I’m not writing a novel this month, but I will draft opening lines for 30 different stories.
“That one,” said the uber mom with the overly indulged kids, “Is too independent to depend on.”
“Spiritual awakening looks an awful lot like mental illness,” he noted, “It is just a matter of whether it not you integrate.”
She was wicked smart, beautiful in a way that made it hard to breathe when she was near, and fucking crazy. And on two of these counts, she totally knew it.
This book here explains that some people express love with actions, others with gifts, some even use touch, but they don’t mean sex. Me, I just use words, plain and simple. I love you. So there’s that.
He said: “This would go much easier if you could do two things for me. First, breathe; and second, just be right here in this moment.” And I thought, “We’ll no shit, isn’t that true for everything?” And then it began.
It’s a humbling moment, when your six year old rats you out, and you have to decide between discrediting him to save face, or sucking it up to save your family.
“I won’t have sex with people unless I love them,” she warned wryly, “But fortunately for you, I fall in love easily.”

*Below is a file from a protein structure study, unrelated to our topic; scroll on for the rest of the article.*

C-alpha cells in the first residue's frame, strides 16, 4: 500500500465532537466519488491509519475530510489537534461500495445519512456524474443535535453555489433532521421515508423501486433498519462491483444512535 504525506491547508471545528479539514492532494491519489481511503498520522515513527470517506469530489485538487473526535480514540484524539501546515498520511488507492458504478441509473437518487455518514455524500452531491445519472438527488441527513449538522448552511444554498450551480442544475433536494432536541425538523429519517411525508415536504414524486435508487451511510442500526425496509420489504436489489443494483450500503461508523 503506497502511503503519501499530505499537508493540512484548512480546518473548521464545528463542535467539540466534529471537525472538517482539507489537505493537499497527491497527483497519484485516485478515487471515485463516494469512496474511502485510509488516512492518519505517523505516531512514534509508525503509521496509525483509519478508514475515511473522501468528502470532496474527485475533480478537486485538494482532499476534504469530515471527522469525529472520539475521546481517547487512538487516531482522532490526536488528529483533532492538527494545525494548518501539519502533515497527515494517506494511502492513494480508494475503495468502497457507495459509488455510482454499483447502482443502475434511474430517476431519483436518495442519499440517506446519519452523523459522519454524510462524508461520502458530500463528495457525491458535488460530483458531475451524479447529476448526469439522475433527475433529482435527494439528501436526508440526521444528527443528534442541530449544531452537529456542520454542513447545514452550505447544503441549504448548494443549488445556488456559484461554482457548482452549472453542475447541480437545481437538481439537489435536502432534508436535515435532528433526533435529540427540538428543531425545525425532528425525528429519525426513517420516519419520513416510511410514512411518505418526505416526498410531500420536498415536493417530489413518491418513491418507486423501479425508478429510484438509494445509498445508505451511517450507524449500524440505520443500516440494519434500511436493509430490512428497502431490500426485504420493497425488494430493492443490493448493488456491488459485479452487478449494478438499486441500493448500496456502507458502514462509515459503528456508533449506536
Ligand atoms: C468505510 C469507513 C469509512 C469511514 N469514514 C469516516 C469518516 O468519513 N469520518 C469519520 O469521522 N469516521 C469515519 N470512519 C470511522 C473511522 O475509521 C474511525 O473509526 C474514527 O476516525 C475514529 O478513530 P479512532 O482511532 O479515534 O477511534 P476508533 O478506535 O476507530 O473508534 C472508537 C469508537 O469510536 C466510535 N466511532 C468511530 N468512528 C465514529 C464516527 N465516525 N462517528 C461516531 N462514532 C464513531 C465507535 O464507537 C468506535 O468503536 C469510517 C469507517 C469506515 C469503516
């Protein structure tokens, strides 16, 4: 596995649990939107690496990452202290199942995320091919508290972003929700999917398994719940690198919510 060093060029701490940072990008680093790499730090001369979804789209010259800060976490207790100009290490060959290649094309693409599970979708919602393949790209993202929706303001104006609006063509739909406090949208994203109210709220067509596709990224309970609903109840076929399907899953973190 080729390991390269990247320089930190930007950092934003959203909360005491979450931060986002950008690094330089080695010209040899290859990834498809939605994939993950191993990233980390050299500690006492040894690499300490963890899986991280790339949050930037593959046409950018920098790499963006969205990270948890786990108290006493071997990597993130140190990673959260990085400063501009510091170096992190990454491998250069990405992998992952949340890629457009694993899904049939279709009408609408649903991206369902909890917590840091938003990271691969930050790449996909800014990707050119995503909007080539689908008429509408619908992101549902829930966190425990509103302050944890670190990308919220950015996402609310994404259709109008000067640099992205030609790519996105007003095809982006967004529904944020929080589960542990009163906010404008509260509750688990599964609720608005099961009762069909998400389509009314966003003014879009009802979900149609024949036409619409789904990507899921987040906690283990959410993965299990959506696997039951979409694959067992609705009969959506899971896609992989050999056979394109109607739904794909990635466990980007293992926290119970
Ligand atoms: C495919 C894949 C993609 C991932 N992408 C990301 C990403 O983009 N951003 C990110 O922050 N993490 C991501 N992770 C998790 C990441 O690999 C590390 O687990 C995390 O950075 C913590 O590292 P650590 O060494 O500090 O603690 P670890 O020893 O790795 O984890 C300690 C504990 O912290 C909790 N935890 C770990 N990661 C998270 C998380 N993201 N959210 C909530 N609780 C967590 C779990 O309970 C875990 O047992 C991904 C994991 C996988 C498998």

From the mouths of babes: “You know those people in Afghanistan who are attacking our troops? How are they different from the Minute Men?”
She was 24, and had a science degree and 2 babies. It was 1968 and the Civil Rights Movement was happening on her black and white TV. at her 8 month checkup, the country Doc admonished her: “Pregnant women look bad enough, Dearie, you need to put on some make up.”
Sometimes you know, and sometimes you just hope. He was a “know,” for certain, but she, unfortunately, was the most torturous form of hope.
If the family had known the truth about how they used to leave the babies alone in the crib at night so they could go out for a few drinks, no one would have questioned her inability to make polite chit chat with him at holiday dinners.